When a patient initiates a legal matter in which her medical condition is at issue, she generally waives the privilege of confidentiality of general medical records. The records from all relevant health care providers are likely to be open to the court and to attorneys for both plaintiff and defendant. Common examples are claims for damages for physical or mental harm due to accidents and claims against employers for work-related disability determinations. However, it may still be possible to maintain the privilege of confidentiality of psychotherapy records. Psychotherapists tend to oppose the release of information regarding the contents of psychotherapy, using the arguments associated with Jaffee v. Redmond. The resolution of such difficult situations commonly involves review of the records by the presiding judge in camera to select for disclosure only information relevant to the case at hand. Strong opposition to exposing the details of psychotherapy is essential to minimize the misuse of records by attorneys for "fishing expeditions" or to harass or embarrass opposing litigants and their relatives or associates.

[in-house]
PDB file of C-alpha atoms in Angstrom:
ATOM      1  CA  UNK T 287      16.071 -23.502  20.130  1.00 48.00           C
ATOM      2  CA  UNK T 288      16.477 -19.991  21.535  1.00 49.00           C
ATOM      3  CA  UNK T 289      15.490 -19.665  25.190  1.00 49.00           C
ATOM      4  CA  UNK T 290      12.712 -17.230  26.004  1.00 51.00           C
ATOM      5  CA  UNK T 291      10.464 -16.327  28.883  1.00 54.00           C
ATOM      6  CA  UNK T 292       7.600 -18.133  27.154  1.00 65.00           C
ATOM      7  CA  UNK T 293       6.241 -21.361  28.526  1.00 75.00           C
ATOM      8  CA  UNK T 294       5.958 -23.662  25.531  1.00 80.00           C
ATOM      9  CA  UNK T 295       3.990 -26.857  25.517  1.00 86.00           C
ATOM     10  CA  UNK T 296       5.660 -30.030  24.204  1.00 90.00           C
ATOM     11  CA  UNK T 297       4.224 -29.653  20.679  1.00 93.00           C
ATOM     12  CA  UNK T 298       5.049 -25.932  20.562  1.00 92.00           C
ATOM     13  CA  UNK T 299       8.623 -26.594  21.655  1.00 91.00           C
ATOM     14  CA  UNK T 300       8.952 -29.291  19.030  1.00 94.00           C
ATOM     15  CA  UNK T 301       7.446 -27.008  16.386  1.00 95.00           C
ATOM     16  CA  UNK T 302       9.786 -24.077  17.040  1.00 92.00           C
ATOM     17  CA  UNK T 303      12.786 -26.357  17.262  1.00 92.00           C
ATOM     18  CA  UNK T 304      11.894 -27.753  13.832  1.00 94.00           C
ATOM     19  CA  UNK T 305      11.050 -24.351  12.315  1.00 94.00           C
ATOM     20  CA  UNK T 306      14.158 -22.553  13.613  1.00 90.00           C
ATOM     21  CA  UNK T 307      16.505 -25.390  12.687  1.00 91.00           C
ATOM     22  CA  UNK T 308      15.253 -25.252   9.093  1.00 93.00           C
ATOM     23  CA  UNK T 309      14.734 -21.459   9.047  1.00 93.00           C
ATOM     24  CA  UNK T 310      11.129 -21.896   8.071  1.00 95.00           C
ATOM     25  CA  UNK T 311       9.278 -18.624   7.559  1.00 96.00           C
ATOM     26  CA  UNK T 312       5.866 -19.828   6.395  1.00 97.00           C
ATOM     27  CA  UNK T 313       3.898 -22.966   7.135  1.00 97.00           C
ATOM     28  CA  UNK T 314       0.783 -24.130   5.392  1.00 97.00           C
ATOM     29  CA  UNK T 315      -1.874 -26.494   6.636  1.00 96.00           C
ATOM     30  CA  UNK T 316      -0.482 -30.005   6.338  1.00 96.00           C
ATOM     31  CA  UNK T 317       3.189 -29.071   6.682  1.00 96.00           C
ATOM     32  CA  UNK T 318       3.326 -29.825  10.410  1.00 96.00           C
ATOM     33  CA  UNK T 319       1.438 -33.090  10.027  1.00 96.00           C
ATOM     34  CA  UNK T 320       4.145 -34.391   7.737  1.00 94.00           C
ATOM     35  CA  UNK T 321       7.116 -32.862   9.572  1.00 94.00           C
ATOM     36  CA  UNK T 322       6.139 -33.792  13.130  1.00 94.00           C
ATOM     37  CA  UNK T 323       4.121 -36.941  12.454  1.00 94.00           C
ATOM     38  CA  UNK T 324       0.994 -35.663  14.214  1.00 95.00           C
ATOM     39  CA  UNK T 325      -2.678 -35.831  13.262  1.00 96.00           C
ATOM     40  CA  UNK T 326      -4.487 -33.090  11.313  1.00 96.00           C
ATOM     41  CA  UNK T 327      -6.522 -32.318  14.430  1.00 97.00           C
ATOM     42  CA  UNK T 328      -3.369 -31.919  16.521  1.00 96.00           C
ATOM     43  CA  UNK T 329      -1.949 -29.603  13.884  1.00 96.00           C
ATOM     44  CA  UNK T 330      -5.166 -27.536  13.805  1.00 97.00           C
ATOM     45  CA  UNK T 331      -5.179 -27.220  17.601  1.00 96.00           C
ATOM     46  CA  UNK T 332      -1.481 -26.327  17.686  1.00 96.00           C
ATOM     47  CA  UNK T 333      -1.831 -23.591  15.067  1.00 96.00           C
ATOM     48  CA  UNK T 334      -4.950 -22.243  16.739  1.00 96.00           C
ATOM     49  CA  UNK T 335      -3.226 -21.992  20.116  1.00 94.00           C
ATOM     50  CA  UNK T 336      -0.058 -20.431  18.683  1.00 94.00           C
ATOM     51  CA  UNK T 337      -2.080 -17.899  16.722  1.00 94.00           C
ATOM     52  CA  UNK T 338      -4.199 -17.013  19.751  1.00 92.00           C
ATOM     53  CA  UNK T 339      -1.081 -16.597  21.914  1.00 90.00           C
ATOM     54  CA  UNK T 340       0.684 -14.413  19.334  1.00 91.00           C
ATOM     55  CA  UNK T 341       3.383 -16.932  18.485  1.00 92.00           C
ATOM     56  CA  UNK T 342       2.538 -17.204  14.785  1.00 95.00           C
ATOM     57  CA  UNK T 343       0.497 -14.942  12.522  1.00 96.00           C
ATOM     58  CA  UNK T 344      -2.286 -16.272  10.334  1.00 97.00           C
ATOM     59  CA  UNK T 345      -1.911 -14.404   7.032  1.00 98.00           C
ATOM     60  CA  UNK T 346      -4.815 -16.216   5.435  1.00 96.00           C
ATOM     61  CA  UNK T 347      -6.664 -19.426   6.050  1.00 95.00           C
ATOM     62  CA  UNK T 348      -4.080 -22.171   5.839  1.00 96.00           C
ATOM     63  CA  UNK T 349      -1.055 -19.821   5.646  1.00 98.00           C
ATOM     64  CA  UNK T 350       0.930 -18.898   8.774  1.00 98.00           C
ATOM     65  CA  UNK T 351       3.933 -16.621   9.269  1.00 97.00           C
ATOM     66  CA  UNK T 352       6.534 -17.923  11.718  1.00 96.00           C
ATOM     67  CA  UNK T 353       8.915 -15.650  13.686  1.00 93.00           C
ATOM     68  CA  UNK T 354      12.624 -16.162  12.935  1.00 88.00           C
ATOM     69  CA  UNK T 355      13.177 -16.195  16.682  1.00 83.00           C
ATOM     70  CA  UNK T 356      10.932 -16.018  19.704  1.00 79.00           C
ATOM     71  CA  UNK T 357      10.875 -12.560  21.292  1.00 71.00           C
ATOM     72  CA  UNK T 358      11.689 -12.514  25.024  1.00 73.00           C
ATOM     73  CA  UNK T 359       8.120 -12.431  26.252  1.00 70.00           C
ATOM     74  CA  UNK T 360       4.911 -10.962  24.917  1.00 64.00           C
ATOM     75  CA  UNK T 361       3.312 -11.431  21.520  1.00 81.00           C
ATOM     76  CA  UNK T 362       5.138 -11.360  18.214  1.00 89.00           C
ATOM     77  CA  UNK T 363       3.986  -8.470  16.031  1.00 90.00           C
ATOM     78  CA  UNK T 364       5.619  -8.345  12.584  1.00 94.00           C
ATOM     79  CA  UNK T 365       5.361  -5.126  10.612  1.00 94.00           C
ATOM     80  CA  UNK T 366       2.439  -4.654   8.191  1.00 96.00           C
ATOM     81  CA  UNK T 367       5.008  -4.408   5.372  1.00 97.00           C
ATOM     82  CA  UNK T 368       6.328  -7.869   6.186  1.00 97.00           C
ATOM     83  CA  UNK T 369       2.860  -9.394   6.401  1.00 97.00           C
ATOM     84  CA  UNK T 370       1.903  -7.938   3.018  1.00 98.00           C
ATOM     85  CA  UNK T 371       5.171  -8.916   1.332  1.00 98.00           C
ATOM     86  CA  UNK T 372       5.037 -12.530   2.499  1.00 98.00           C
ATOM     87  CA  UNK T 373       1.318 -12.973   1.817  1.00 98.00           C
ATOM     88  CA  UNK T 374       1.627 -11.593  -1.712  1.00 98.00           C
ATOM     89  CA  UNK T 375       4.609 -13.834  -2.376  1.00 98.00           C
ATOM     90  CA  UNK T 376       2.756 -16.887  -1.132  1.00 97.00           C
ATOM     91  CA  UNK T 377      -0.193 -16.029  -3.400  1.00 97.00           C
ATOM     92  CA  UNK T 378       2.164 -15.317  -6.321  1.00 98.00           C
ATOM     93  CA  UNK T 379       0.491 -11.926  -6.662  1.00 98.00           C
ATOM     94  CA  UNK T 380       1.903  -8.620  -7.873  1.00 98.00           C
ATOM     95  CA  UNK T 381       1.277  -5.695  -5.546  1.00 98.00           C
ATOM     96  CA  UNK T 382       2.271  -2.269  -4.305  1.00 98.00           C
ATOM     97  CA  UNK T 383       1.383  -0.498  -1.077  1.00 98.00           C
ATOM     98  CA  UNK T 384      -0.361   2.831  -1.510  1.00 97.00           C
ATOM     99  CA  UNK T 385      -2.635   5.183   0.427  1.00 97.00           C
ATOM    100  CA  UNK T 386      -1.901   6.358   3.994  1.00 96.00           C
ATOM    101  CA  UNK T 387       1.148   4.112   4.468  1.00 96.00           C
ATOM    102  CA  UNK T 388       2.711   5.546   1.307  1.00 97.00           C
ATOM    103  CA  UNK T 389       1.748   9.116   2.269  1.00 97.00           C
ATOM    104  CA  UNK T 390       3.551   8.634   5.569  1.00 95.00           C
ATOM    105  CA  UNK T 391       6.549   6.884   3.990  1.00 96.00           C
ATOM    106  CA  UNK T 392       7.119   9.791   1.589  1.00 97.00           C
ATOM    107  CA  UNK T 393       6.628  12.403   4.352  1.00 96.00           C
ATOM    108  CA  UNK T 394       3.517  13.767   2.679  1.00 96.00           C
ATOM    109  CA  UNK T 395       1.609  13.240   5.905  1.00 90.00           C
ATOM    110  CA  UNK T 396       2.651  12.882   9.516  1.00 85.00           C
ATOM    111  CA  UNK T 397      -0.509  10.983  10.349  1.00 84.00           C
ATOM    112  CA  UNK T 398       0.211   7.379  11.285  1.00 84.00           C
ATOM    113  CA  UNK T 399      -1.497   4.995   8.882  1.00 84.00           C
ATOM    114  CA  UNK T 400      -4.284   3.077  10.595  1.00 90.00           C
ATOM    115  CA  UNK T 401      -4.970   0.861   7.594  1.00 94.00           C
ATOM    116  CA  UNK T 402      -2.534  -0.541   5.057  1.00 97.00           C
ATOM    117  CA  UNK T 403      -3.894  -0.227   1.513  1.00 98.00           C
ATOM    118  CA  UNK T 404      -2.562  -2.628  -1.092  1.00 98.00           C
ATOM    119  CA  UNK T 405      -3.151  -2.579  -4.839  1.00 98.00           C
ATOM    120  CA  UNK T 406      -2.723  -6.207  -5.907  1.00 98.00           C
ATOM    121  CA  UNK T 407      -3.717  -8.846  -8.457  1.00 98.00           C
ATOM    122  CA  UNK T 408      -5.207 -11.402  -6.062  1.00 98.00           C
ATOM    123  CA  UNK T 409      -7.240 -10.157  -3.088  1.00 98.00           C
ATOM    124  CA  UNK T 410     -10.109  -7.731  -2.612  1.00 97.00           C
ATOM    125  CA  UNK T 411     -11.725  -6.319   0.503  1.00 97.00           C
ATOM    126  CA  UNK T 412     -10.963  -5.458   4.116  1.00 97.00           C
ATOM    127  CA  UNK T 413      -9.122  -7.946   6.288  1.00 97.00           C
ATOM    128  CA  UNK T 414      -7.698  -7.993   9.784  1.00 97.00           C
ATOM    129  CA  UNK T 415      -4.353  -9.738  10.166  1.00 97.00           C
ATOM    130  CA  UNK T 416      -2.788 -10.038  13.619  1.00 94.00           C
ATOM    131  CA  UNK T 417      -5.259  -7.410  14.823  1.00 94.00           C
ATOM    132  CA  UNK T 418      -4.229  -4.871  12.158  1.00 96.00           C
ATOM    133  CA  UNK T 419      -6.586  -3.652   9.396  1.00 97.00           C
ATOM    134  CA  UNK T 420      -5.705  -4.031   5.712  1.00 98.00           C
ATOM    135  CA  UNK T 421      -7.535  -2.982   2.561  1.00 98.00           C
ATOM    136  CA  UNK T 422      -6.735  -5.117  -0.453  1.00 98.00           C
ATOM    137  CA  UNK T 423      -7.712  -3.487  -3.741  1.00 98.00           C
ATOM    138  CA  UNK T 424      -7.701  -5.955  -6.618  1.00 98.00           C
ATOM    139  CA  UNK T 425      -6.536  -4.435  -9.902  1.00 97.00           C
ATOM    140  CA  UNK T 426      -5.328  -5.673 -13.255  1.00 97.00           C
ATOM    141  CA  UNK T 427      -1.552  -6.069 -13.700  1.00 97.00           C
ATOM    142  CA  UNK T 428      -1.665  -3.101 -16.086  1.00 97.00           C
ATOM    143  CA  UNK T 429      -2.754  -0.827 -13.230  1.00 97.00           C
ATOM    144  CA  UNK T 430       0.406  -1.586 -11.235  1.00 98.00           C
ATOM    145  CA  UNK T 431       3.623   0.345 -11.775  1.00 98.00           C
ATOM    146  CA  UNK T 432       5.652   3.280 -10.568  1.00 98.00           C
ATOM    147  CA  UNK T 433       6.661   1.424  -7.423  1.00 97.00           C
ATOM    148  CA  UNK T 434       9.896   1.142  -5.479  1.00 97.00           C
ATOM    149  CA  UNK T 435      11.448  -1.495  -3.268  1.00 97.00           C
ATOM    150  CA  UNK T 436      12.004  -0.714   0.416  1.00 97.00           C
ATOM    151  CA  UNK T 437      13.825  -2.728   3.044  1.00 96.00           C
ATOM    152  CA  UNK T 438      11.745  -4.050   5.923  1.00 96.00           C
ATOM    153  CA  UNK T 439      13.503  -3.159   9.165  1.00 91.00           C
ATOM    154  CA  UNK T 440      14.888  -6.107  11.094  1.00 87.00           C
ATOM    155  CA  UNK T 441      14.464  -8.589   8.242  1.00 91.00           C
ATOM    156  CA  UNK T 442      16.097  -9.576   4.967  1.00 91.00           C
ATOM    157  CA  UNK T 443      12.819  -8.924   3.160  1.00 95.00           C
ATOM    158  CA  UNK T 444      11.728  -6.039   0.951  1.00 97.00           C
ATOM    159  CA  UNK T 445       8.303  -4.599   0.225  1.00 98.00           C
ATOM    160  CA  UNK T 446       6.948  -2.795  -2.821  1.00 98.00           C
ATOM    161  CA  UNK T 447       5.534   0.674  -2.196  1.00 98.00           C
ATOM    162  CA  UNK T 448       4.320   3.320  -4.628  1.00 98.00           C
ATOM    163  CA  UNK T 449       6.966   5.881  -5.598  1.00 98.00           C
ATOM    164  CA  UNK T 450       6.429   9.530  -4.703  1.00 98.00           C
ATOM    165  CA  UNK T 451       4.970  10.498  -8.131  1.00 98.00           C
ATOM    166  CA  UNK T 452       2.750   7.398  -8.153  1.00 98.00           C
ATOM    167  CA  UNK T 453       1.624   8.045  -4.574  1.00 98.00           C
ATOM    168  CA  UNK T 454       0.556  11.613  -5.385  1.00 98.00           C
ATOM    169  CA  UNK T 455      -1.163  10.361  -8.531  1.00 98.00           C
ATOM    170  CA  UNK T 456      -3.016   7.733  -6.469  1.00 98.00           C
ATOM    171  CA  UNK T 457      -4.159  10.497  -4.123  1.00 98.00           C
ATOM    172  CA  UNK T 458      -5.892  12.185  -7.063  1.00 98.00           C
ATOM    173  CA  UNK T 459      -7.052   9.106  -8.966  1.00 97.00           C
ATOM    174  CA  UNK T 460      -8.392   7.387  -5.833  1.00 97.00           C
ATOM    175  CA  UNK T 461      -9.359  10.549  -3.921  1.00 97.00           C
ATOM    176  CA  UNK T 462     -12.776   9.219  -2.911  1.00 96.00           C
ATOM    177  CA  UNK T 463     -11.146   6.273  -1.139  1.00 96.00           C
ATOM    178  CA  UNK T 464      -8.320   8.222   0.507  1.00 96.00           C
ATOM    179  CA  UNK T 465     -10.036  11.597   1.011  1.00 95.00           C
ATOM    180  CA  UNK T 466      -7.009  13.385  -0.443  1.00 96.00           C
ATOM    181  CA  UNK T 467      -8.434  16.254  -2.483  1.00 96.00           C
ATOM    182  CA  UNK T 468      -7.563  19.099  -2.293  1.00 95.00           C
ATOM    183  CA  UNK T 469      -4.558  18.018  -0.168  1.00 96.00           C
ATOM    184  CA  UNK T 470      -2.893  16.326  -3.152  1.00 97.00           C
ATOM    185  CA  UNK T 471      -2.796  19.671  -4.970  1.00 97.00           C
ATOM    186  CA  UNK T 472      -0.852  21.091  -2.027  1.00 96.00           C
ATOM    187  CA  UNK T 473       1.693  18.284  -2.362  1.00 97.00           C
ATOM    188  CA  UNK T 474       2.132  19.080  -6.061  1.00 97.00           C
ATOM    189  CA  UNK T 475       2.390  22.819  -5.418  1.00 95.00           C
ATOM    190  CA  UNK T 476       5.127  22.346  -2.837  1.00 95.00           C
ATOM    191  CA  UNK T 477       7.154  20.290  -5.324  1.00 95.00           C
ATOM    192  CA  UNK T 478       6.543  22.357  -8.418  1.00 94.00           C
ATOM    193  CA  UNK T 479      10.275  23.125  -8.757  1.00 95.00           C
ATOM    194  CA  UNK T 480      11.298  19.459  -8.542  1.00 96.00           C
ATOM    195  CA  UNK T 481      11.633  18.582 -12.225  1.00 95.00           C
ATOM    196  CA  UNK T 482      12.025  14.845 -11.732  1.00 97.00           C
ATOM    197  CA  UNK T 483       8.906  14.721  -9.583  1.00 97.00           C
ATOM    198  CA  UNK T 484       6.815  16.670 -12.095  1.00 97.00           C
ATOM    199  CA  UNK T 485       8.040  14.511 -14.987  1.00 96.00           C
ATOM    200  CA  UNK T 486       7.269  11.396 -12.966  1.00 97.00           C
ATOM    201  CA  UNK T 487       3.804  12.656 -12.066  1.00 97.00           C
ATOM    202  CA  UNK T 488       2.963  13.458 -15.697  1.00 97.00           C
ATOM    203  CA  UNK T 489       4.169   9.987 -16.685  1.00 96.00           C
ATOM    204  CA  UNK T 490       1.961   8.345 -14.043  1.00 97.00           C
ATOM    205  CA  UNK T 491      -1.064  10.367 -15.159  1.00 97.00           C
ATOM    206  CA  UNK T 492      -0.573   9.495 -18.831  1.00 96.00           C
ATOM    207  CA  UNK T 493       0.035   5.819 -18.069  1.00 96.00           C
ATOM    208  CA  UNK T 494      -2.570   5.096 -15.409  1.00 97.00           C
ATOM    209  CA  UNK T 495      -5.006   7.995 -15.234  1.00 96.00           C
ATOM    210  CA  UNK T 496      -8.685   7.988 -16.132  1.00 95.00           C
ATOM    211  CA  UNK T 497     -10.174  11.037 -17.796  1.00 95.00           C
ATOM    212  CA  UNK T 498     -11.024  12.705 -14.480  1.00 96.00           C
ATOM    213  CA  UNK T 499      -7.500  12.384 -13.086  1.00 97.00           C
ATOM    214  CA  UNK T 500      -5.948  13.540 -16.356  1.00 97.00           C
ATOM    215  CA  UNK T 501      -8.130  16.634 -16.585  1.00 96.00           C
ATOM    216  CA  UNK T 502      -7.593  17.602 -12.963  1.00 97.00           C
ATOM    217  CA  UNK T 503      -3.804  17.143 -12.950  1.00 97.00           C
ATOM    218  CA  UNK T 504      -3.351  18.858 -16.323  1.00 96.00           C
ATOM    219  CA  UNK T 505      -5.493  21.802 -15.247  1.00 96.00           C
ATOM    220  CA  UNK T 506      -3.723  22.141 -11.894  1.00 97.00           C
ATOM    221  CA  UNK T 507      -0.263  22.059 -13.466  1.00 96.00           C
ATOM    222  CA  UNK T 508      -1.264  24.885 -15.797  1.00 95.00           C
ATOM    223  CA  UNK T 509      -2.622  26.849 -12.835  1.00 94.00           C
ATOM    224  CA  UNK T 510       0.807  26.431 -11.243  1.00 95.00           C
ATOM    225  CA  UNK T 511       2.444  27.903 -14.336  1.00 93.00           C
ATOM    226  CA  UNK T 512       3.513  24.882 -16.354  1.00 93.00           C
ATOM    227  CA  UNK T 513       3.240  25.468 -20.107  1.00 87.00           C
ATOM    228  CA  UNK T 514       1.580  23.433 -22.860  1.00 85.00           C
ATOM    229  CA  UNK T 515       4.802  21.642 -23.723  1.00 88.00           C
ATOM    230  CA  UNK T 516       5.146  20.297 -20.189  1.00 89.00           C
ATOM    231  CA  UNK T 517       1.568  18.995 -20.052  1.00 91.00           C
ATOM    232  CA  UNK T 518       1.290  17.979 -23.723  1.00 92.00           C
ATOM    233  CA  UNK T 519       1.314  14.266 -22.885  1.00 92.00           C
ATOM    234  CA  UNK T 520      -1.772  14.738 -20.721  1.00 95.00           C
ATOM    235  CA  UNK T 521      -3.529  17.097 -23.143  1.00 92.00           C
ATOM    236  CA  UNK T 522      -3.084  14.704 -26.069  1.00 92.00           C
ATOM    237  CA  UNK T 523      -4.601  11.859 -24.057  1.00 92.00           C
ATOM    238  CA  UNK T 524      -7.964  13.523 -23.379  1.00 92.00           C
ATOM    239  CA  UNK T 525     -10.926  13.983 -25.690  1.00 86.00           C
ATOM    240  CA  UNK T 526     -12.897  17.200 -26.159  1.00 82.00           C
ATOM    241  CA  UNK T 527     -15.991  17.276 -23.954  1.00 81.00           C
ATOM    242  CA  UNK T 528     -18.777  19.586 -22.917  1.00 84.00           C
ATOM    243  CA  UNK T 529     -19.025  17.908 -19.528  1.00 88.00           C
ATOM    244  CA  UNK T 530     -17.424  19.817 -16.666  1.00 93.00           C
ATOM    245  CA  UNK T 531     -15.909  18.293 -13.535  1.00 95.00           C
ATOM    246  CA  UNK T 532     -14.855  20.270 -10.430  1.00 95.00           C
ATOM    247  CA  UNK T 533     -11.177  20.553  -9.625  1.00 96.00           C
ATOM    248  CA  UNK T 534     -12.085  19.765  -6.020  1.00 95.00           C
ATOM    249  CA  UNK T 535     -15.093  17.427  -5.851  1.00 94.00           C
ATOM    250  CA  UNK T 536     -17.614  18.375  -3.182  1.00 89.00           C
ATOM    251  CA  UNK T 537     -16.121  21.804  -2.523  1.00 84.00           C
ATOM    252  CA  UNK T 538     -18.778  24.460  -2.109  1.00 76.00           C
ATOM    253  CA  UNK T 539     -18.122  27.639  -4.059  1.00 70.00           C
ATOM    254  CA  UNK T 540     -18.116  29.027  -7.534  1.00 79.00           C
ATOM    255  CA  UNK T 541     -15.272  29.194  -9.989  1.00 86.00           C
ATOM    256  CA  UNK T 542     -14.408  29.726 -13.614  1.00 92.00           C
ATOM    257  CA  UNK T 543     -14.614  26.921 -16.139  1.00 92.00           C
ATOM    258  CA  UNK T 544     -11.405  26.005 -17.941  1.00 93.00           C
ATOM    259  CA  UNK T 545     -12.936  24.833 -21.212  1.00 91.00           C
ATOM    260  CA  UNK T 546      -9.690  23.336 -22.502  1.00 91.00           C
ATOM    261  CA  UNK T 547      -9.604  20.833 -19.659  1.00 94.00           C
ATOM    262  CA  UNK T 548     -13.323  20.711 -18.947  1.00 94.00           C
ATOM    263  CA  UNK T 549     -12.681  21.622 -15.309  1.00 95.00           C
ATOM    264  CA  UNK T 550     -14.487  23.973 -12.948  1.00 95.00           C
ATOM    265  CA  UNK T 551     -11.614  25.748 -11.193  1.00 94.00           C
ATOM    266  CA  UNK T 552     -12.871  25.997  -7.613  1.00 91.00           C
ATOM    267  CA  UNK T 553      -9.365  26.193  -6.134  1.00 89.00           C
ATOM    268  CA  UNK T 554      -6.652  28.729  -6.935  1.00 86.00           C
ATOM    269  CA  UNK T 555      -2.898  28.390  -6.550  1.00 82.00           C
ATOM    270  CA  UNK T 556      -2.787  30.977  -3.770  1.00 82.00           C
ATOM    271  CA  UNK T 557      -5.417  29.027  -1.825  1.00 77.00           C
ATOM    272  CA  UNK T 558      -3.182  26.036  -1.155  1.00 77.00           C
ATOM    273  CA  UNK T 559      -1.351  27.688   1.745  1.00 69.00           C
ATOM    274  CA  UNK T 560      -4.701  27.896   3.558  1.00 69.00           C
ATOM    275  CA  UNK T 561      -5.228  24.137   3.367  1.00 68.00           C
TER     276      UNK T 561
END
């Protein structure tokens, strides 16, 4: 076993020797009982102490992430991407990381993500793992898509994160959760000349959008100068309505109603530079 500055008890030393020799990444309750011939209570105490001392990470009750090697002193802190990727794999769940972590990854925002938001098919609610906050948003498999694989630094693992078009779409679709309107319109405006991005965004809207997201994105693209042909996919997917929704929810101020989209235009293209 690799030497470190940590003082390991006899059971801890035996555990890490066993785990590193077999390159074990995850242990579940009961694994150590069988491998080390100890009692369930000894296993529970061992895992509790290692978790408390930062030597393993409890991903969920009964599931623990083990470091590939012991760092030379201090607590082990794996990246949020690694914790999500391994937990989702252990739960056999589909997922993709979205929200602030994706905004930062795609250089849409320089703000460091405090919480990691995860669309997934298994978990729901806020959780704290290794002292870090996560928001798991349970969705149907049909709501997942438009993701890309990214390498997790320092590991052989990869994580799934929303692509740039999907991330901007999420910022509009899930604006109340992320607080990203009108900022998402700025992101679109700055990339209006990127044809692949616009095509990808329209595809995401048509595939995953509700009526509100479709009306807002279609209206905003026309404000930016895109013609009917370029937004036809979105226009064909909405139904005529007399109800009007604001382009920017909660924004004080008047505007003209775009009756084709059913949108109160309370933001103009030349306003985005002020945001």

If the patient initiates malpractice litigation or a complaint to a licensing board against her psychotherapist, the patient's psychotherapy records may be used without authorization in the investigation and adjudication of the matter. Full and fair investigation of an ethics complaint to a professional organization against a psychotherapist necessitates the patient's authorization of access to psychotherapy records and information. Professional colleagues conduct the investigation within the ambit of confidentiality.
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